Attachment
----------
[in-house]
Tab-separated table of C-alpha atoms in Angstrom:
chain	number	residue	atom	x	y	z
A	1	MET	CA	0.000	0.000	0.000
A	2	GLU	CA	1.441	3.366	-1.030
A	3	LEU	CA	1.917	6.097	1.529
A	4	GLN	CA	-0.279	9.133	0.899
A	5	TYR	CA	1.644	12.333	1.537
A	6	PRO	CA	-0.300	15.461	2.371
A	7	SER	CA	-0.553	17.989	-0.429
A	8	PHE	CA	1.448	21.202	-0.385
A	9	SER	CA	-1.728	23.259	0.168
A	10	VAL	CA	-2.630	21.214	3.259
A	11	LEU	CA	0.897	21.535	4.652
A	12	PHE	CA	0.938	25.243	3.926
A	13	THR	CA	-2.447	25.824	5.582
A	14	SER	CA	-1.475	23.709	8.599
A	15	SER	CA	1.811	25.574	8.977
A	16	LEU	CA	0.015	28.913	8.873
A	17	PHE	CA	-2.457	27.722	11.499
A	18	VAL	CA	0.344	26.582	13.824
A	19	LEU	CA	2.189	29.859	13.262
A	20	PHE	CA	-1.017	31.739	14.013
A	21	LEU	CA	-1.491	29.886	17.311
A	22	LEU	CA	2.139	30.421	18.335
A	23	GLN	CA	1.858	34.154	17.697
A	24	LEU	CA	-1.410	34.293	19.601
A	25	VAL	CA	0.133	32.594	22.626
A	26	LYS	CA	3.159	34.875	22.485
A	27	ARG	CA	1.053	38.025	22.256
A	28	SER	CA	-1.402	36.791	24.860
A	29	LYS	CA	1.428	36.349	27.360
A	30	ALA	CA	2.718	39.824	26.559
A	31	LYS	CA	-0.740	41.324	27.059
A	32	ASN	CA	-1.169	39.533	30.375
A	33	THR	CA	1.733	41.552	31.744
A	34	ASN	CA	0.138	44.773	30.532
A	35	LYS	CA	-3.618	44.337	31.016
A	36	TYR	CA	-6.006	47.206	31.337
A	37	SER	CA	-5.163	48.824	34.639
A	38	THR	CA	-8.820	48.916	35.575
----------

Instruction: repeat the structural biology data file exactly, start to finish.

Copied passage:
[in-house]
Tab-separated table of C-alpha atoms in Angstrom:
chain	number	residue	atom	x	y	z
A	1	MET	CA	0.000	0.000	0.000
A	2	GLU	CA	1.441	3.366	-1.030
A	3	LEU	CA	1.917	6.097	1.529
A	4	GLN	CA	-0.279	9.133	0.899
A	5	TYR	CA	1.644	12.333	1.537
A	6	PRO	CA	-0.300	15.461	2.371
A	7	SER	CA	-0.553	17.989	-0.429
A	8	PHE	CA	1.448	21.202	-0.385
A	9	SER	CA	-1.728	23.259	0.168
A	10	VAL	CA	-2.630	21.214	3.259
A	11	LEU	CA	0.897	21.535	4.652
A	12	PHE	CA	0.938	25.243	3.926
A	13	THR	CA	-2.447	25.824	5.582
A	14	SER	CA	-1.475	23.709	8.599
A	15	SER	CA	1.811	25.574	8.977
A	16	LEU	CA	0.015	28.913	8.873
A	17	PHE	CA	-2.457	27.722	11.499
A	18	VAL	CA	0.344	26.582	13.824
A	19	LEU	CA	2.189	29.859	13.262
A	20	PHE	CA	-1.017	31.739	14.013
A	21	LEU	CA	-1.491	29.886	17.311
A	22	LEU	CA	2.139	30.421	18.335
A	23	GLN	CA	1.858	34.154	17.697
A	24	LEU	CA	-1.410	34.293	19.601
A	25	VAL	CA	0.133	32.594	22.626
A	26	LYS	CA	3.159	34.875	22.485
A	27	ARG	CA	1.053	38.025	22.256
A	28	SER	CA	-1.402	36.791	24.860
A	29	LYS	CA	1.428	36.349	27.360
A	30	ALA	CA	2.718	39.824	26.559
A	31	LYS	CA	-0.740	41.324	27.059
A	32	ASN	CA	-1.169	39.533	30.375
A	33	THR	CA	1.733	41.552	31.744
A	34	ASN	CA	0.138	44.773	30.532
A	35	LYS	CA	-3.618	44.337	31.016
A	36	TYR	CA	-6.006	47.206	31.337
A	37	SER	CA	-5.163	48.824	34.639
A	38	THR	CA	-8.820	48.916	35.575